The demand for pipe materials that can withstand increasing hydrostatic pressures continues to grow as oil and gas exploration takes us into deeper and deeper waters. As water depth increases, failure by hydrostatic collapse becomes more likelyas the limiting failure mode for pipeline design. In general, pipes for deepwater applications possess a diameter to thickness ratio in a region where failure is dominated by both instability and plastic collapse. This implies that, prior to failure, the compressive yield strength of the material must be exceeded, followed by ovalisation and further local yielding.

To enable effective design work to be performed, and proven during service, it is necessary to ensure that the mechanical and dimensional properties of the pipe material are controlled within very strict boundaries and reliable and accurate formulae are required to take into account these factors. However, mechanical equations for this simple failure mode have not been satisfactory established. Current existing formulations use basic mechanical expressions that are calibrated to some limited test data. However none of these expressions examine the actual mechanics of the failure mechanism.

This paper presents an investigation into the mechanics of this specific problem and permits a simple assessment of the effects of geometrical and material data on the collapse pressure of moderately thick tubes. An analytical expression has been generated and correlated to extensive test data and finite element models, proving the accuracy of the expression. The resulting formula also allows a deeper understanding of the effect pipe shape has on collapse and opens to the door for manufacturers to further enhance pipe material performance. Despite the complexity of the collapse mechanisms this work presents a concise yet rigorous and effective analytical approach.

The work presented in this paper will form the basis of future investigations that will enhance the understanding of this failure mode in pipelines. This will lead to increased pipeline safety while allowing the boundaries of pipeline application to be challenged, enabling hydrocarbon recovery in deeper and deeper waters.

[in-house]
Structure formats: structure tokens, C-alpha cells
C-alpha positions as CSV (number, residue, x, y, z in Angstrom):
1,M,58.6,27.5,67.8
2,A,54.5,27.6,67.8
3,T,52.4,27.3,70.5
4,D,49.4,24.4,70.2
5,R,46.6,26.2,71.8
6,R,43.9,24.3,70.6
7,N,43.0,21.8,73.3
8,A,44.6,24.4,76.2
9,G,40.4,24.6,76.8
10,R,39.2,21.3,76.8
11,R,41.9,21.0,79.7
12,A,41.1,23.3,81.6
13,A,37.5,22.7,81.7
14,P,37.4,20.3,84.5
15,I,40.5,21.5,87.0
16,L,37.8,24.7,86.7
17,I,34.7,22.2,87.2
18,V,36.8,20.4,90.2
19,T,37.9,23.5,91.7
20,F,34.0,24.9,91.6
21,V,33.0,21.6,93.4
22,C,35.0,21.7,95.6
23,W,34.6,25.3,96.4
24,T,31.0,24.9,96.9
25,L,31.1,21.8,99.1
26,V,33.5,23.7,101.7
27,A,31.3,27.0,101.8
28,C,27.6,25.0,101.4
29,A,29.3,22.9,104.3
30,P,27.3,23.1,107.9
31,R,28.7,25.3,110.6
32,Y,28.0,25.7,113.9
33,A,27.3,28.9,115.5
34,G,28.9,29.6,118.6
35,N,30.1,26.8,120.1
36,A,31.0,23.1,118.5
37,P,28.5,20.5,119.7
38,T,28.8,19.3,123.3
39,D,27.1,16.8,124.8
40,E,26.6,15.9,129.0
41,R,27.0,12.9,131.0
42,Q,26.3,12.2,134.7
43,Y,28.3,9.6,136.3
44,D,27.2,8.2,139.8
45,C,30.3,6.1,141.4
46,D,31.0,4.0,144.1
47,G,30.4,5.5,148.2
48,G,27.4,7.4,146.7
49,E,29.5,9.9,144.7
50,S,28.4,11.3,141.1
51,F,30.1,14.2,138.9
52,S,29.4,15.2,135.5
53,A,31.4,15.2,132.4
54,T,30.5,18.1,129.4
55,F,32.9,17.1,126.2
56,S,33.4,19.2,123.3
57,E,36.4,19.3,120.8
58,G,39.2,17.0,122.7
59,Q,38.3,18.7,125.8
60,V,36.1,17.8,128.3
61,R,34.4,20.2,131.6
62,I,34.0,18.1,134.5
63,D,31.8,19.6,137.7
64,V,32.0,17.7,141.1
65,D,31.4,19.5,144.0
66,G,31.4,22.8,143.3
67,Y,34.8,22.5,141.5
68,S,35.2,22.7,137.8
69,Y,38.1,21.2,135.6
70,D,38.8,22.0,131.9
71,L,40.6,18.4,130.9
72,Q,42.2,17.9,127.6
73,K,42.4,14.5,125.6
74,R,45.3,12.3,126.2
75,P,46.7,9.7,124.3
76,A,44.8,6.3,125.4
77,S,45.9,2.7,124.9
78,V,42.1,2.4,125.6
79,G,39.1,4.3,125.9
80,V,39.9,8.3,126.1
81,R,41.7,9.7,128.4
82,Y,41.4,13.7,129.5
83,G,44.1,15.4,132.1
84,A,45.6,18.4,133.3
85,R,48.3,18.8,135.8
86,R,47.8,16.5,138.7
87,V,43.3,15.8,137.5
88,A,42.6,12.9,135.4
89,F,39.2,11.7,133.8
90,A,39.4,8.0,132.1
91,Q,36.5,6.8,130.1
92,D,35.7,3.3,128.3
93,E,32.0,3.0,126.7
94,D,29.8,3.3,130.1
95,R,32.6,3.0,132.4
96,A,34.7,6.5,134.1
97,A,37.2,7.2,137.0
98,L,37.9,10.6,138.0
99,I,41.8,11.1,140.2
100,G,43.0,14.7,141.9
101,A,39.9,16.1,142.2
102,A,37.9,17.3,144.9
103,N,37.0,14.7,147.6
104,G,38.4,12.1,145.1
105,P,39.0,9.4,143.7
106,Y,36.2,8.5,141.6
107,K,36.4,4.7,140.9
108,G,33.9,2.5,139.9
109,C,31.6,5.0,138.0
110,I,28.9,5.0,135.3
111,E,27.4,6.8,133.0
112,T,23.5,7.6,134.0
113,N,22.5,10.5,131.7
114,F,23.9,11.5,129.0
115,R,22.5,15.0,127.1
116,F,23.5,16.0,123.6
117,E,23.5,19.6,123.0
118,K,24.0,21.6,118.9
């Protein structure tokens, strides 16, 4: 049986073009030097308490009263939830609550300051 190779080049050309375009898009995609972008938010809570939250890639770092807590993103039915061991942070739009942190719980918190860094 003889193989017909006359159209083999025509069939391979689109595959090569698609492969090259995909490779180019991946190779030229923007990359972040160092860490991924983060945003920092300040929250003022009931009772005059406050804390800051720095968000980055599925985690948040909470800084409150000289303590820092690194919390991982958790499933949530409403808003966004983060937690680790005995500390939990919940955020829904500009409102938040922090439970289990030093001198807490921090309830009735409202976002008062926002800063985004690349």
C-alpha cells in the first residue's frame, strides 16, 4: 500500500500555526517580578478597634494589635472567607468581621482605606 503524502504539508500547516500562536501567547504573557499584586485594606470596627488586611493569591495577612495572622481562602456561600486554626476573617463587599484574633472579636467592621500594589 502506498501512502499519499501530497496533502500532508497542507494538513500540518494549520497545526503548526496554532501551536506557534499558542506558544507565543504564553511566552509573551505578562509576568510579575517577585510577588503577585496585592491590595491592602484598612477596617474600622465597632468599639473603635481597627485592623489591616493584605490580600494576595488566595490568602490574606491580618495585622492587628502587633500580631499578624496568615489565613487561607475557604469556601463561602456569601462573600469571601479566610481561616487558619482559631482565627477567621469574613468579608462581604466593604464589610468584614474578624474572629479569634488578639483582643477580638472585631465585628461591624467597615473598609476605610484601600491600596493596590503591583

Since the early 1990's the export of hydrocarbons through deepwater trunklines has been seriously considered. In deep and ultra-deeep waters the diameter of trunklines coupled with the hydrostatic pressure tends to lead to failure of the pipeline by external collapse. This failure mode is an instability phenomenon that is governed by the geometry of the pipeline and its material properties. Failure of a pipeline section is through a subtle combination of its properties and as such the exact limiting collapse pressure is very difficult to determine through simple mathematics. Finite element techniques can allow the estimation of collapse where the actual geometry and material properties are known but in reality shape and properties vary along the pipe length, around the circumference as well as through the wall thickness.

Despite these complications relationships do exist that provide adequate prediction of collapse pressure and these are discussed in the next section. However, each of these relationships has its route in the same fundamental, simple mathematics with expressions generated to blend transitions between elastic collapse for thin walled structures and plastic collapse for thicker sections. None of these relationships actually seeks to understand the actual mechanics of this failure mode however, their accuracy and applicability is generally improved through calibration of the output with actual test data.

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